Tycho verifies protein quality by looking at the structural integrity (or foldedness) of a protein. As a thermal ramp is applied, the changes in the intrinsic fluorescence, detected at both 350 nm and 330 nm, from tryptophan and tyrosine residues in the protein are measured. These changes in fluorescence signal indicate transitions in the folding state of a protein. The temperature at which a transition occurs is called the inflection temperature (Ti). The fluorescence is recorded during the thermal run, plotted as ratio and used to calculate Ti. Its initial value along with the change in signal over the run (Δ ratio) is also recorded.
Determine the right buffer recipe for your SPR assay
Use Tycho to identify the right buffer for every step of your SPR assay, for example the best pH for covalent immobilization of your protein on the chip surface. Not all proteins survive low pH conditions! Checking ahead of time whether your protein stays folded allows you to choose a condition that will immobilize your protein *and* keep it happy. You can check up to 6 conditions in one Tycho run, so 3 minutes is really all you need.
Confirm whether your protein (still) binds
Need to quickly see if there’s an interaction at all? Run a quick check with Tycho to find out if your protein interacts with another molecule – even another protein. There are many good reasons to do this: test your protein with your positive control analyte to confirm if it’s still functional after some time at room temperature, or in the presence of solvents like DMSO. Or, use it to identify and eliminate non-binders early, allowing you to focus your valuable SPR time only on the binders.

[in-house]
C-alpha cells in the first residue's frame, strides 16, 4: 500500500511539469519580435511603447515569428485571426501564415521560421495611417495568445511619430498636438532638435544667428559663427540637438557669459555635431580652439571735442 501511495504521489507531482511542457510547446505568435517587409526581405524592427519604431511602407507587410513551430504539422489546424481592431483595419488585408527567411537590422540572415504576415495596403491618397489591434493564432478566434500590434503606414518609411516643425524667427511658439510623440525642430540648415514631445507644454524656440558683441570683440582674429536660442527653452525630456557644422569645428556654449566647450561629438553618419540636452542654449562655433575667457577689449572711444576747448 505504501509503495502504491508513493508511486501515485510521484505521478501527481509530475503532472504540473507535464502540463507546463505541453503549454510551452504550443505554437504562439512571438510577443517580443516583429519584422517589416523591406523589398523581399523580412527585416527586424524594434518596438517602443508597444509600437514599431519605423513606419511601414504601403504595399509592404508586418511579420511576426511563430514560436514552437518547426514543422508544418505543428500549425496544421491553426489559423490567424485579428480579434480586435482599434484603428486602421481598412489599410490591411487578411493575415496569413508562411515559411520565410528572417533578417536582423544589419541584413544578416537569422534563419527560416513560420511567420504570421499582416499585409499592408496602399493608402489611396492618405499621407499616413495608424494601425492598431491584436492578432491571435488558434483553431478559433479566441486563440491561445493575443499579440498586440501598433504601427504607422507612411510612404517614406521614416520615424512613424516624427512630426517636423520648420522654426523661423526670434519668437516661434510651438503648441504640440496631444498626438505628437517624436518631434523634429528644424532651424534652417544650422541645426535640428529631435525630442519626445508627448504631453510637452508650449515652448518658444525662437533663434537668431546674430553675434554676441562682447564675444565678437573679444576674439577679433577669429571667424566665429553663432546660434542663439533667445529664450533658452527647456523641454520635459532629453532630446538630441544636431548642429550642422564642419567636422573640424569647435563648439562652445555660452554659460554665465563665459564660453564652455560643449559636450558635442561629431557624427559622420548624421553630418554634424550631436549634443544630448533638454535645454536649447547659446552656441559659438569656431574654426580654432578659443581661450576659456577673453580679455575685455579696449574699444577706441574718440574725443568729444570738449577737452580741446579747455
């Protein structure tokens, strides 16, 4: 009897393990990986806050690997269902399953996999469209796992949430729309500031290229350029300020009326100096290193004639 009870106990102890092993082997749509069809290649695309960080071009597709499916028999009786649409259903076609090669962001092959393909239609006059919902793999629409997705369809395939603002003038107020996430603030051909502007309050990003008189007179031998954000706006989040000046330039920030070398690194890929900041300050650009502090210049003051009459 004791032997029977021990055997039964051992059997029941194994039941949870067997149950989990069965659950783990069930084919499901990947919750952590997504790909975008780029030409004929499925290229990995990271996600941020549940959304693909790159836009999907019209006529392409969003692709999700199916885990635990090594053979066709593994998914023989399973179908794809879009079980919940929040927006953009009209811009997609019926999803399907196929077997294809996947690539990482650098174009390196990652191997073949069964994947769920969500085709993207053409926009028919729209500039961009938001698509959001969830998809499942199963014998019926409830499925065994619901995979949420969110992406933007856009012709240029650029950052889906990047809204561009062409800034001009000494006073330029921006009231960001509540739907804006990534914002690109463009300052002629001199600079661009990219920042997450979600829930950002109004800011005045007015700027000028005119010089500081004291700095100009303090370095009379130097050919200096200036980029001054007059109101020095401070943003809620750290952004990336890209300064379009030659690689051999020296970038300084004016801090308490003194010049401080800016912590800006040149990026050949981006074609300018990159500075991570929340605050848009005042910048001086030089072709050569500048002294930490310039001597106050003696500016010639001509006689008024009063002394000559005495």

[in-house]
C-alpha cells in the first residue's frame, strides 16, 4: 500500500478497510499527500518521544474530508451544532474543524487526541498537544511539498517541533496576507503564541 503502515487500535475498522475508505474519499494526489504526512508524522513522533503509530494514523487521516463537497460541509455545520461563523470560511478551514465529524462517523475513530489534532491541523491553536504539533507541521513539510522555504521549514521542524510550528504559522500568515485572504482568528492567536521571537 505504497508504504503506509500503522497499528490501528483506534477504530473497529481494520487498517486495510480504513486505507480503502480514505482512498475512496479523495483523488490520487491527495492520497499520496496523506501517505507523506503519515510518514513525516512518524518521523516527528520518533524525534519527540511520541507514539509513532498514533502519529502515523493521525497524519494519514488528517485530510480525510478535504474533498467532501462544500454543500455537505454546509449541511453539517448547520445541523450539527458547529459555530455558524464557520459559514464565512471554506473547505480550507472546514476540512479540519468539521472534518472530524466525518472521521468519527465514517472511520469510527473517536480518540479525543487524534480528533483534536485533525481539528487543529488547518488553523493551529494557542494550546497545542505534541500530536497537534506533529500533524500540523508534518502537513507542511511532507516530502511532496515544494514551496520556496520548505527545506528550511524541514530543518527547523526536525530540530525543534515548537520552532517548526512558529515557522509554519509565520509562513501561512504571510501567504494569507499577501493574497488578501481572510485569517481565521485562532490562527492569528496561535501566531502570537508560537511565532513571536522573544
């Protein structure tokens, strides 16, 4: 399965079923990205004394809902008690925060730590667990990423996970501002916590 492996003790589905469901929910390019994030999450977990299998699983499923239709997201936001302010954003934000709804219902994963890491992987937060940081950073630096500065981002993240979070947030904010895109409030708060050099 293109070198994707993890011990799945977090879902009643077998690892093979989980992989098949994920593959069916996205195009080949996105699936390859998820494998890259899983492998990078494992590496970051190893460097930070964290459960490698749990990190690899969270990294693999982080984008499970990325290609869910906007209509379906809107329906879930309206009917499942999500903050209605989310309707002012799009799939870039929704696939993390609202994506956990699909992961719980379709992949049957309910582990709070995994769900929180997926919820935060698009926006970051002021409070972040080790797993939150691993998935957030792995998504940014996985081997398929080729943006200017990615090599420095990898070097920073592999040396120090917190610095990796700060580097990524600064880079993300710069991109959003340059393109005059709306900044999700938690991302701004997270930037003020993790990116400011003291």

Verify similarity between batches
Got a fresh batch of protein? Want to know if it will perform like a “good” batch you’ve already worked with? With Tycho, compare the structural integrity of different batches to verify their similarity. This allows you to spot irregularities or contaminants before you proceed to your surface plasmon resonance assay. Working with high quality samples will result in more consistent SPR results that are easier to interpret and can be reported confidently.
Hit the bench running
Using Tycho is super easy — just follow the onscreen prompts to start an experiment. Assign names to your samples while your experiment is running to keep your records in order. When it’s done, simply export both the raw data, automatically analyzed results, and summary figures in a convenient ready-to-share format.
Explore the clouds with us
Tycho.Cloud offers advanced, cloud-based data analysis features for Tycho, like plotting and comparing your data across runs, automatically analyzing your thermal shift experiments, and more!
Anybody with access to a Tycho is invited to try out Tycho.Cloud. It’s still in beta, so it’s not perfect yet. Give it a whirl and help us build an awesome product.
Small amounts of sample is all you need
You can do so much (or so little) using Tycho and minute amounts of sample. Accurate results are obtained using tiny, precisely constructed glass capillaries so analysis can be done on virtually any sample type. No pipetting is required since sample is taken up by capillary force directly into the capillary, so you’re not wasting your precious sample.